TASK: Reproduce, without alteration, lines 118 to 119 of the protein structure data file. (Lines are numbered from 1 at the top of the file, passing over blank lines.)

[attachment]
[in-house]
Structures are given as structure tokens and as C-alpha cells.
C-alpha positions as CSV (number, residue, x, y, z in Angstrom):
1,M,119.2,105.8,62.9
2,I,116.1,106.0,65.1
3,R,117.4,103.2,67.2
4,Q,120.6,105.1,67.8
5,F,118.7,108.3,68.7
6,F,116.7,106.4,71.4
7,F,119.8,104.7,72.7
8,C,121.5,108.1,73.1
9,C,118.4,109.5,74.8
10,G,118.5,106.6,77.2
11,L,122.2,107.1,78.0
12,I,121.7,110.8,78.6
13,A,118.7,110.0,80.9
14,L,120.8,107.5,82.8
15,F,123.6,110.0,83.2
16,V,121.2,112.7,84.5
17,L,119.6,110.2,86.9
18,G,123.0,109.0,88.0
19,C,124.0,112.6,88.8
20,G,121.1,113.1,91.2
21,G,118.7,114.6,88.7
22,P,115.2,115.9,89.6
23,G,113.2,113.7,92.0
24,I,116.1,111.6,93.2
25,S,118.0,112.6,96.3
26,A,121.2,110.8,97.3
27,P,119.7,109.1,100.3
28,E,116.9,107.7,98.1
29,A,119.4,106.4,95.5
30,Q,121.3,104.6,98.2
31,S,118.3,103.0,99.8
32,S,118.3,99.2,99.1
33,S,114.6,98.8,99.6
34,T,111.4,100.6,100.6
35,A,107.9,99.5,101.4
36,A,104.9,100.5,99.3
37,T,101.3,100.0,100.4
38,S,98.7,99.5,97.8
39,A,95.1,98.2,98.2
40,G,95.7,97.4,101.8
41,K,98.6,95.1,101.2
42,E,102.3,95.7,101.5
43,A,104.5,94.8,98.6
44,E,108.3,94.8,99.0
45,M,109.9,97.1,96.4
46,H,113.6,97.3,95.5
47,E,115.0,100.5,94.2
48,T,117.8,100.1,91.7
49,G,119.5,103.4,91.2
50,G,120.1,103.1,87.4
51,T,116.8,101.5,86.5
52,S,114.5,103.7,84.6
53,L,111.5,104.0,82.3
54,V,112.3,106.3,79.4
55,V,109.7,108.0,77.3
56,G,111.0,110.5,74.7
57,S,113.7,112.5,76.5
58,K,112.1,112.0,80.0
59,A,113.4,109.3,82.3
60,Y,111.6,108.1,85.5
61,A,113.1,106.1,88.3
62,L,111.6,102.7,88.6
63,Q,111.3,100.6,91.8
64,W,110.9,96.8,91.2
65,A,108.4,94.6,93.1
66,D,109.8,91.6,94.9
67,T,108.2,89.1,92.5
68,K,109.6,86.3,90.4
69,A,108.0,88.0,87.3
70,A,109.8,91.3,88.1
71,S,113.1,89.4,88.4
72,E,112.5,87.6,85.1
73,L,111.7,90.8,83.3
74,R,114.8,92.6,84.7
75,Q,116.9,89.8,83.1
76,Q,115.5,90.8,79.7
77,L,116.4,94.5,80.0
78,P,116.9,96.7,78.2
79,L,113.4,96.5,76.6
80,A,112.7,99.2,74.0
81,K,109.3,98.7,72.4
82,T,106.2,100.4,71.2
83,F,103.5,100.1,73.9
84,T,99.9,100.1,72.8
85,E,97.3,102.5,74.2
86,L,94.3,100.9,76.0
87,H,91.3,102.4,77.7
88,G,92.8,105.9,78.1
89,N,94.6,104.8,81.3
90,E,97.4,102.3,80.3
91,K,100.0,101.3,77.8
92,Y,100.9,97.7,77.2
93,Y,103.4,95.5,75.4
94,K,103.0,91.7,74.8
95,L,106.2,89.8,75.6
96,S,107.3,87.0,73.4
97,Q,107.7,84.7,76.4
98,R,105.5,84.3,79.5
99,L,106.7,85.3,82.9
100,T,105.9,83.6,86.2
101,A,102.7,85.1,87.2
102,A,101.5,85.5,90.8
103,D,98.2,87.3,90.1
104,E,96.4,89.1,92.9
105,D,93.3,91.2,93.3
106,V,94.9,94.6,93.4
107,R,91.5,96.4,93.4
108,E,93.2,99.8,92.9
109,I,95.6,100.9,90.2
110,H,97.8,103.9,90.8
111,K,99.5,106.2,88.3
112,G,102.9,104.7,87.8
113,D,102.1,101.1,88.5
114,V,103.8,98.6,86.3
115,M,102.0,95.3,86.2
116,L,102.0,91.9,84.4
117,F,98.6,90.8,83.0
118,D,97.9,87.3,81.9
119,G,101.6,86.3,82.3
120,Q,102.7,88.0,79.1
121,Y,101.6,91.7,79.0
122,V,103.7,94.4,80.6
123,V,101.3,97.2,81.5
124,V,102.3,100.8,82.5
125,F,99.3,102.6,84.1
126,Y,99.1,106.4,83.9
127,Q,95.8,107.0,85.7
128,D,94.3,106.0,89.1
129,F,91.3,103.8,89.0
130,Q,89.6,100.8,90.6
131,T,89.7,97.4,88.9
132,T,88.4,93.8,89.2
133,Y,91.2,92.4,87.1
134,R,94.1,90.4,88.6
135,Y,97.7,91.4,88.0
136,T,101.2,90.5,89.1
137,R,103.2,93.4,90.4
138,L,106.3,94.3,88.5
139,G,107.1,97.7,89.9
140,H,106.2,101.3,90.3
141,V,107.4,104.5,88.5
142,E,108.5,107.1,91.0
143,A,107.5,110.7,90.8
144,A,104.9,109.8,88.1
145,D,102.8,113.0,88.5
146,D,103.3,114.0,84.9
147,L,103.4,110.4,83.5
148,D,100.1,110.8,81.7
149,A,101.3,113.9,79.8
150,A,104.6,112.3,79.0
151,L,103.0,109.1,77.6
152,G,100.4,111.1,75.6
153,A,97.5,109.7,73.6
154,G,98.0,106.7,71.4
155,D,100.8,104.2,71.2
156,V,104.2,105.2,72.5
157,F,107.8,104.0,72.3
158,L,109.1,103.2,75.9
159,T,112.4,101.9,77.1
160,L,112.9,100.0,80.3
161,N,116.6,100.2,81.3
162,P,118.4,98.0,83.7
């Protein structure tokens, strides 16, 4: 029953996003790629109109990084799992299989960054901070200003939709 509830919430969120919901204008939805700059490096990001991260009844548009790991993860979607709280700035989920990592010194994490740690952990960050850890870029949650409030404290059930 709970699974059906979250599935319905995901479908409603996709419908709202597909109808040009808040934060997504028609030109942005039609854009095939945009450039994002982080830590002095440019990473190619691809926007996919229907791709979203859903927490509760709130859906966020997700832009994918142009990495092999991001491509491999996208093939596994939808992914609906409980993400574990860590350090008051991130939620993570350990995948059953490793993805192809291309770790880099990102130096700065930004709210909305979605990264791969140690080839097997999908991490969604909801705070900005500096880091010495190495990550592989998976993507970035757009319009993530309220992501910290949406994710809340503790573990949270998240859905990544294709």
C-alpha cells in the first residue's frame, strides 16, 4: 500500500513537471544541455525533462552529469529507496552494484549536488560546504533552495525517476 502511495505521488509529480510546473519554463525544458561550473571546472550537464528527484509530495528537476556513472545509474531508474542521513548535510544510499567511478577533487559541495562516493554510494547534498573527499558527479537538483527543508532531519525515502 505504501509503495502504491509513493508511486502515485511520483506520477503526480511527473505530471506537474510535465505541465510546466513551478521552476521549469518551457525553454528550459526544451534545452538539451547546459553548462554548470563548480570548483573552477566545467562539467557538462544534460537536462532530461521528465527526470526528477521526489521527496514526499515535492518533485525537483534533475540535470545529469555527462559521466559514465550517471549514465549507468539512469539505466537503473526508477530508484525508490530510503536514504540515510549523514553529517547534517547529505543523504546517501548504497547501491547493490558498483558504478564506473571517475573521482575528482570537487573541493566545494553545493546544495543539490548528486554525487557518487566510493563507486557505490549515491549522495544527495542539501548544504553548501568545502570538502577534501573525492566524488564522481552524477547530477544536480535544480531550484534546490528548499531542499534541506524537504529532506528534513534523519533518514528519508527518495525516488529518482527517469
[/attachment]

115,M,102.0,95.3,86.2
116,L,102.0,91.9,84.4